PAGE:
Lindsay Davenport, the last non-Williams US player to lift the title at Flushing Meadows is looking a tad concerned in the players' box as Keys dumps a forehand into the net. Stephens holds.
That unforced error count is up to 10 now. Still zip for Stephens.
Keys lookig more and more willing to come into the net and does to to good effect, plonking a volley down that even Stephens can't get to for 15-30.
A big game for Stephens there, holding her nerve, chasing everything down and eventually forcing Keys into the telling error. She'll serve to consolidate now...
Stephens breaks! Keys pushes another forehand long and it's first blood to the world number 83.
Stephens had 0-30 there but a hammer of a backhand on the line pulls Keys back. Break point though...
Keys' unforced error count is up to five already - to Stephens' zero, and that is an element of her game that sometimes doesn't help her out. Going for every shot as though it's the last did work a treat against Vandeweghe though.
It's a quick hold for Stephens, a net cord helping her out as Keys started turning the screw. Another booming first serve, Keys nets and it's a hold to love for the 24-year-old.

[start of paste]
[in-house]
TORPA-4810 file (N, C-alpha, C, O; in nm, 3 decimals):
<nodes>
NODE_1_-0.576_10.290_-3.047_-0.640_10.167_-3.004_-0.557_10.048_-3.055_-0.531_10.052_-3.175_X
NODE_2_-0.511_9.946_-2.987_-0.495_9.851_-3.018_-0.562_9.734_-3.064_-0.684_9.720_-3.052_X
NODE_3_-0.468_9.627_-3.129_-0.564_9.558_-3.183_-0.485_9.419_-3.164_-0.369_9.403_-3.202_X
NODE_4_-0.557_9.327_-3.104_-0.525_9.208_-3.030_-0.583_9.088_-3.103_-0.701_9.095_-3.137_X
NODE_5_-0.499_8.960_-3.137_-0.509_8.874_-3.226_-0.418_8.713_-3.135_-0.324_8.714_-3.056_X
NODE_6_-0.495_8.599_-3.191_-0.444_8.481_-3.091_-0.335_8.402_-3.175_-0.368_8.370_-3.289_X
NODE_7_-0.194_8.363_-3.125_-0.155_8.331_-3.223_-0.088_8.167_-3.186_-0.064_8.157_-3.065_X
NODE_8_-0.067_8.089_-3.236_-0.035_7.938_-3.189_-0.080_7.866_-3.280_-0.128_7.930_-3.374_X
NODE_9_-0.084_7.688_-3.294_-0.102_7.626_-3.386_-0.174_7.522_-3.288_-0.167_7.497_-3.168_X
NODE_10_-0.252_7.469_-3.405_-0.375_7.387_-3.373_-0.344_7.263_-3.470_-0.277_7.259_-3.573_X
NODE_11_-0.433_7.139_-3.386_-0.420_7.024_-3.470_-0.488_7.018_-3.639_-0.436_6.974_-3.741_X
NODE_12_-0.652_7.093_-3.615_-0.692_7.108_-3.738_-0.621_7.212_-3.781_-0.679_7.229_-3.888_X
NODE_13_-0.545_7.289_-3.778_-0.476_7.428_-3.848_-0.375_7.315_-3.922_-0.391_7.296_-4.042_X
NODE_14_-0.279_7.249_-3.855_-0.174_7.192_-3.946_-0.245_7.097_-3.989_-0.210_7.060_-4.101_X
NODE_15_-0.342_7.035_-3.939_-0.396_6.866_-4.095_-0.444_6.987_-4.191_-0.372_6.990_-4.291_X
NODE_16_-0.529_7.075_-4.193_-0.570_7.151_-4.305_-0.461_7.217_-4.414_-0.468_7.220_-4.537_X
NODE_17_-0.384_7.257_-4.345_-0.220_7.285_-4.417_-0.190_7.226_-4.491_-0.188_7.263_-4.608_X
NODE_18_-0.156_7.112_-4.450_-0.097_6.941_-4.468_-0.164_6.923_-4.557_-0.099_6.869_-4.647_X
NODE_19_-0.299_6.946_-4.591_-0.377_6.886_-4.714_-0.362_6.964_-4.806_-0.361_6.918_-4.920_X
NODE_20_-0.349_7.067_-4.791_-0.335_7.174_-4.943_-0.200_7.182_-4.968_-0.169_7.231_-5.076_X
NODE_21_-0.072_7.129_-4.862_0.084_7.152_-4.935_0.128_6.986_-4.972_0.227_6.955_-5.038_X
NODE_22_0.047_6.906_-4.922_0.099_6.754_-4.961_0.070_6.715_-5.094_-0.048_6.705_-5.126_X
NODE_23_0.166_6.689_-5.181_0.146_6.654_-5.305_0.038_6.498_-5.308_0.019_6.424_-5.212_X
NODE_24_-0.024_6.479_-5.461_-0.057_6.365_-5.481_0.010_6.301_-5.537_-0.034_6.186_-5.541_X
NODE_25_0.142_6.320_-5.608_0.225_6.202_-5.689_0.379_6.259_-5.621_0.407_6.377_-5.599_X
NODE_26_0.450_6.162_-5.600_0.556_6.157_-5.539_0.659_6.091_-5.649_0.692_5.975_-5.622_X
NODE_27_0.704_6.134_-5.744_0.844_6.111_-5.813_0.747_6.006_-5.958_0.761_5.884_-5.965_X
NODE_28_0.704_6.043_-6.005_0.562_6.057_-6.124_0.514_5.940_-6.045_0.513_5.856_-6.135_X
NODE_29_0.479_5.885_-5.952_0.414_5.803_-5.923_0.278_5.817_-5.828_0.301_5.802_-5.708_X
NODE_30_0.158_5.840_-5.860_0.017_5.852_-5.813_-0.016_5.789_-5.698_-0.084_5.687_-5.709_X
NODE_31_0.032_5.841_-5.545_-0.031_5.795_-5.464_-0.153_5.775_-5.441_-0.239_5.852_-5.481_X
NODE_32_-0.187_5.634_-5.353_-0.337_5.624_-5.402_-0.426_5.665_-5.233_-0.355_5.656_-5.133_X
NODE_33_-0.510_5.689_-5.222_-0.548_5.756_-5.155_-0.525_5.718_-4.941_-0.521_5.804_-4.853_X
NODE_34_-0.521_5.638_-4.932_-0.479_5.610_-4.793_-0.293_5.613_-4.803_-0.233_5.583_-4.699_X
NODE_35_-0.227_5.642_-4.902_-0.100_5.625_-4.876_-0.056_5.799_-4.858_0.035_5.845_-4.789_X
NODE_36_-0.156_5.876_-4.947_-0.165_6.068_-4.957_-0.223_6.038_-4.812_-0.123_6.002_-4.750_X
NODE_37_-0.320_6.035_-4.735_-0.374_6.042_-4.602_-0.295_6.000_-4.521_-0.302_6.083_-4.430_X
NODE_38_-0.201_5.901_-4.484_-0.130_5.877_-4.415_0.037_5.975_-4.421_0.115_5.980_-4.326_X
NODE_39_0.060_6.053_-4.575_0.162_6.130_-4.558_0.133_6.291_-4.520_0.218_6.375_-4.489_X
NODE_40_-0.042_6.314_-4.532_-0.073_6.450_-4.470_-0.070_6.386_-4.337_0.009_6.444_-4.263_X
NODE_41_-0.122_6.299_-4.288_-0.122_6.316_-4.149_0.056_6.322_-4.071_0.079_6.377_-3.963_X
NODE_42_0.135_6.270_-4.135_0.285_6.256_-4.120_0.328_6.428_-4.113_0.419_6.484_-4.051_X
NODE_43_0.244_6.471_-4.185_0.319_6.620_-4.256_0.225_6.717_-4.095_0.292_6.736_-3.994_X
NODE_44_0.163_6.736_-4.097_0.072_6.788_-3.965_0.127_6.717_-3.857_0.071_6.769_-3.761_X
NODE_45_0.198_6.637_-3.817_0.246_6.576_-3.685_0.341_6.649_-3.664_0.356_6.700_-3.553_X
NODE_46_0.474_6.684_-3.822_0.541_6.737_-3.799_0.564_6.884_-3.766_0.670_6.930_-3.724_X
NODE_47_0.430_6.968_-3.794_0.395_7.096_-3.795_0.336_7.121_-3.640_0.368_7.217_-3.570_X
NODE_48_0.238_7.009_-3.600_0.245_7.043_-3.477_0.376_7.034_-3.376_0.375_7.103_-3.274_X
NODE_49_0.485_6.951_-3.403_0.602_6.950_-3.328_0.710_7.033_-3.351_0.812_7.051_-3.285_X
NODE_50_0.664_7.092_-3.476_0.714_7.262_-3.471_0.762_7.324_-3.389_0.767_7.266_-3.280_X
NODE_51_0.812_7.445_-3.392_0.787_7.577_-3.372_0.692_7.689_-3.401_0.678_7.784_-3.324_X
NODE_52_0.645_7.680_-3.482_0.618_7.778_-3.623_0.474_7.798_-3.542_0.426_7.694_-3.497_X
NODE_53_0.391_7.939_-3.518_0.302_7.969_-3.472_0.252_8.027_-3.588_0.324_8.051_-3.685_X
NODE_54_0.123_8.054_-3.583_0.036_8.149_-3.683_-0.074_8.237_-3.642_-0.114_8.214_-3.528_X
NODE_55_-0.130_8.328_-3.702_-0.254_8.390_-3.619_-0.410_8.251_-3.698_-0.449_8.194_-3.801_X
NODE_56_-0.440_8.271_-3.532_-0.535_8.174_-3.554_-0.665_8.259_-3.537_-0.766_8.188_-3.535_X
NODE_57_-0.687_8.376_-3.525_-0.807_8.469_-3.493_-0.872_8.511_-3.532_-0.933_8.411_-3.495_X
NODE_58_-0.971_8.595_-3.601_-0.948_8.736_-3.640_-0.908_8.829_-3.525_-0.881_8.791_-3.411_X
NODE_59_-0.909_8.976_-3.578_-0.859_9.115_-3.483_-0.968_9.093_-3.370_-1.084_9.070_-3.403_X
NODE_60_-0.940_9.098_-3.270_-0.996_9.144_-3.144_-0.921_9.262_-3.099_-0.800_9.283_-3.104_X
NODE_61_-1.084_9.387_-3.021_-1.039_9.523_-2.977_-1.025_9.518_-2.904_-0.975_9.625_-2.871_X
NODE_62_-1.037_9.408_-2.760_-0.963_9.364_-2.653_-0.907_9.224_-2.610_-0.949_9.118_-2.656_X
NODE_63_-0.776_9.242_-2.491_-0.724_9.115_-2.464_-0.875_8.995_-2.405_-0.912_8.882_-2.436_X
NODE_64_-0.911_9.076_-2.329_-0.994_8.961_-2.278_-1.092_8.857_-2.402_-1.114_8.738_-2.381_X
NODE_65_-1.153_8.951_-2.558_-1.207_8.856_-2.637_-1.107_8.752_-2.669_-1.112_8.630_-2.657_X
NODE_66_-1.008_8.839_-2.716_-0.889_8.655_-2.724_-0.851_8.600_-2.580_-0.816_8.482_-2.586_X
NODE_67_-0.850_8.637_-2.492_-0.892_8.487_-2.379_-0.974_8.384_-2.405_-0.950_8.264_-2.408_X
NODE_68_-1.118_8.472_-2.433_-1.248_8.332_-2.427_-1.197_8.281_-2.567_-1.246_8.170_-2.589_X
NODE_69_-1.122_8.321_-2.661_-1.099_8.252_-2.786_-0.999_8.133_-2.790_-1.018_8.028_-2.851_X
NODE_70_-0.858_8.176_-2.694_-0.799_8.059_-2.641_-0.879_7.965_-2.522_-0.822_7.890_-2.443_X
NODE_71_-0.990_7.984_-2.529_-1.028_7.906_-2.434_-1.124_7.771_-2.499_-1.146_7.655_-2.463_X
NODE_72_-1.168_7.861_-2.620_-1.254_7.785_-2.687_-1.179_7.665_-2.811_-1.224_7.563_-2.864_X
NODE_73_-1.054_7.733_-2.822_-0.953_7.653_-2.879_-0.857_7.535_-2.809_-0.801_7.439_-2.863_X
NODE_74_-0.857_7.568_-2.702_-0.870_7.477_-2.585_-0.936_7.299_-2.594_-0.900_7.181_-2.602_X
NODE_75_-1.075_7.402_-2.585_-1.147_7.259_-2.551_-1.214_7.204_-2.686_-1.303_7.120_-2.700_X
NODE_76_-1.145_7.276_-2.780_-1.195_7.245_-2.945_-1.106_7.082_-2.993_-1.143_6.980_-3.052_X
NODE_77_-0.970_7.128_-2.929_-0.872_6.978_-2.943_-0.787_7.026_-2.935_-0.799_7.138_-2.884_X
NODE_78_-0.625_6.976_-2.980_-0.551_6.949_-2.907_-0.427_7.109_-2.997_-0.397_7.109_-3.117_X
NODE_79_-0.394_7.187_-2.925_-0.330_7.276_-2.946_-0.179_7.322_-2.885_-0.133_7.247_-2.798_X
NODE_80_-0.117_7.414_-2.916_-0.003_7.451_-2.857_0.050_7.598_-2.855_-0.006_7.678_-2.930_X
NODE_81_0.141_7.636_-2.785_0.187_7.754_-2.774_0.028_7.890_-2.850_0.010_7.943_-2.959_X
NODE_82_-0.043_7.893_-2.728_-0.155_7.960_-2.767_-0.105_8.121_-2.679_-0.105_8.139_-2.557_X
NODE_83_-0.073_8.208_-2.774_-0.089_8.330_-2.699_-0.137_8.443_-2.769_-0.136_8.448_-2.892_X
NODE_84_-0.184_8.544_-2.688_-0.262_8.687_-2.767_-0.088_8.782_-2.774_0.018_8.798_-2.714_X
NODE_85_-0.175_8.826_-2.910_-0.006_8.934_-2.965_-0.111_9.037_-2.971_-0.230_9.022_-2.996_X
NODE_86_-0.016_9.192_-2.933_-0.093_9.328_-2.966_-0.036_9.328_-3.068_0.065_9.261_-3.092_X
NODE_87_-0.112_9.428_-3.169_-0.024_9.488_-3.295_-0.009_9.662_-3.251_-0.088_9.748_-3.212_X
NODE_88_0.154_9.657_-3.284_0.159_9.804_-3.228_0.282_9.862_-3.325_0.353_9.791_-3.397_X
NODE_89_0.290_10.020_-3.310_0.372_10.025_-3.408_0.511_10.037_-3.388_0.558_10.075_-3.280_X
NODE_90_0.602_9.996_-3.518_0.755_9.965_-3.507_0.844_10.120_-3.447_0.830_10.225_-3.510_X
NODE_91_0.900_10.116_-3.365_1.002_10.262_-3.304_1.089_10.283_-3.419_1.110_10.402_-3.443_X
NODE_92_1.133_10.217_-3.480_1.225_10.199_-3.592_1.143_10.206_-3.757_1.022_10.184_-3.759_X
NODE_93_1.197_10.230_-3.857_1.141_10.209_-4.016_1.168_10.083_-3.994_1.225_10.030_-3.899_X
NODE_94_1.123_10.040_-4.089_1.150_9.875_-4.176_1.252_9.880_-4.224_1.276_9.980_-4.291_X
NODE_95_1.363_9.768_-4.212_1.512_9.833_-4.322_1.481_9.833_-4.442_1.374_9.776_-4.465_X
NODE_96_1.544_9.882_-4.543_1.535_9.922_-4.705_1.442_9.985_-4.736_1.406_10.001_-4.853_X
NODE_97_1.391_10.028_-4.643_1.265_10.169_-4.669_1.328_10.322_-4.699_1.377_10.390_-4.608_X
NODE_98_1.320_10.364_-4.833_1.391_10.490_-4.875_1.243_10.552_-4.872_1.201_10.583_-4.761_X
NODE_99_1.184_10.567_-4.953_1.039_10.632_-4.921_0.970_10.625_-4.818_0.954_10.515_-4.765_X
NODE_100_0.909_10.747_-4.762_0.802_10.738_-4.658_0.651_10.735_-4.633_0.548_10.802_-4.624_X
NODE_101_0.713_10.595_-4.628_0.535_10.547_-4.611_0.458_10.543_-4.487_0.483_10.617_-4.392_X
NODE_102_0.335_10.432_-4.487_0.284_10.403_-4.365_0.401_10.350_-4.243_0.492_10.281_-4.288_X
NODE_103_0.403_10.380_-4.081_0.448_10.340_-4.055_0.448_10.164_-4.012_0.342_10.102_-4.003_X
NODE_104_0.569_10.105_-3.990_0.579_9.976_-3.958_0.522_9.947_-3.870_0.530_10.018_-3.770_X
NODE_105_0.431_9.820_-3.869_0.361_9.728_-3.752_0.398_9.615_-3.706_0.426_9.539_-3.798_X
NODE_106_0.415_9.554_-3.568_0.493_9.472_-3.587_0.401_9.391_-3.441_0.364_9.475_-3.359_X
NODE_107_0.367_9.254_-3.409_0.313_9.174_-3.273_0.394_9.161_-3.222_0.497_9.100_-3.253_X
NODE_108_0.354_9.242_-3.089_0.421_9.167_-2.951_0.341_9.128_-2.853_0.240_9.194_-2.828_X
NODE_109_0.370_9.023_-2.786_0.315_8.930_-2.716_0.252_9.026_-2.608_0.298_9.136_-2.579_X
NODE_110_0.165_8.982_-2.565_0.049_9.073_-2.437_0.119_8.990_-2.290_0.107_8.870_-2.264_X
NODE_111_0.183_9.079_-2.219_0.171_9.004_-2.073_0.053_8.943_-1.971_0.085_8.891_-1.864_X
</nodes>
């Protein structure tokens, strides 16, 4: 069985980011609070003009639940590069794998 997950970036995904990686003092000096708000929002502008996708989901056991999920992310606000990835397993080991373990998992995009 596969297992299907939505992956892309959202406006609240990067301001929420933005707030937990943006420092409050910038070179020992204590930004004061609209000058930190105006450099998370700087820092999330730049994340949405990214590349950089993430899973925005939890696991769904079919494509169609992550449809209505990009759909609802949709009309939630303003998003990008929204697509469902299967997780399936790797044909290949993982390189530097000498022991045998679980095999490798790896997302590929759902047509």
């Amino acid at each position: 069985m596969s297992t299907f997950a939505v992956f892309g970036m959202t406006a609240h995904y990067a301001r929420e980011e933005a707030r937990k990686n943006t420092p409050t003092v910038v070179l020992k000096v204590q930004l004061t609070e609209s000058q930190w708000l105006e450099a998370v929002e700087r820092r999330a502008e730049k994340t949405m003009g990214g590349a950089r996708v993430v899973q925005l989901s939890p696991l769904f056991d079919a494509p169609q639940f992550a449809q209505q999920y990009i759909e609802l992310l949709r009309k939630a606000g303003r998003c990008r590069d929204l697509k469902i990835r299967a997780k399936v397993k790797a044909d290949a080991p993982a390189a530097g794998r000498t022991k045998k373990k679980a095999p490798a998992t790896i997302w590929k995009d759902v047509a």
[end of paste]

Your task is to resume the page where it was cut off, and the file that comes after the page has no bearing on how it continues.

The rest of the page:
Keys is finding her range and pounds Stephens back past the baseline. An awkward kick serve catches Stephens off guard and she skews one long - having a quick word with the umpire to check. Keys pushes her opponent back with some hefty ground strokes and then rushes the net, putting Stephens under enough pressure to net. Hold to 15.
Keys leaps on a second serve - by far the weakest element of Stephens' armoury - but the unseeded player belts back a forehand to cover. A couple of line-tickling shots from Keys later and Stephens holds with minimum fuss.
She isn't hanging around, Keys, as she pummels down three unreturnable serves in a row and then sends Stephens charging around the baseline with that exocet forehand of hers for a comfortable hold to 15.
Keys to get us underway...
The warm-up is underway now.
The players are preparing to make their entrance now, the obligatory, and one would think quite unnerving, pre-warm up microphone being wielded as they make their way to court.
Stephens, meanwhile, has been through three three-setters in her last three.
First round: beat Roberta Vinci (Italy) 7-5 6-1
Second round: beat Dominika Cibulkova (Slovakia) 6-2 5-7 7-3
Third round: beat Ashleigh Barty (Australia) 6-2 6-4
Fourth round: beat Julia Goerges (Germany)3-6 6-3 6-1
Quarter-finals: beat Anastasija Sevastova (Latvia) 6-3 3-6 7-6(4)
Semi-finals: beat Venus Williams (U.S.) 6-1 0-6 7-5
Keys' run to the final looks ominous though. the 15th seed has dropped just nine games in her last two matches.
First round: beat Elise Mertens (Belgium) 6-3 7-6(6)
Second round: beat Tatja Maria (Germany) 6-3 6-4
Third round: beat Elena Vesnina (Russia) 2-6 6-4 6-1
Fourth round: beat Elina Svitolina (Ukraine) 7-6(2) 1-6 6-4
Quarter-finals: beat Kaia Kanepi (Estonia) 6-3 6-3
Semi-finals: beat CoCo Vandeweghe (U.S.) 6-1 6-2
There has only been one meeting before between these two players, and close friends, with Stephens making light work of Keys in Miami in a 6-4, 6-2 victory.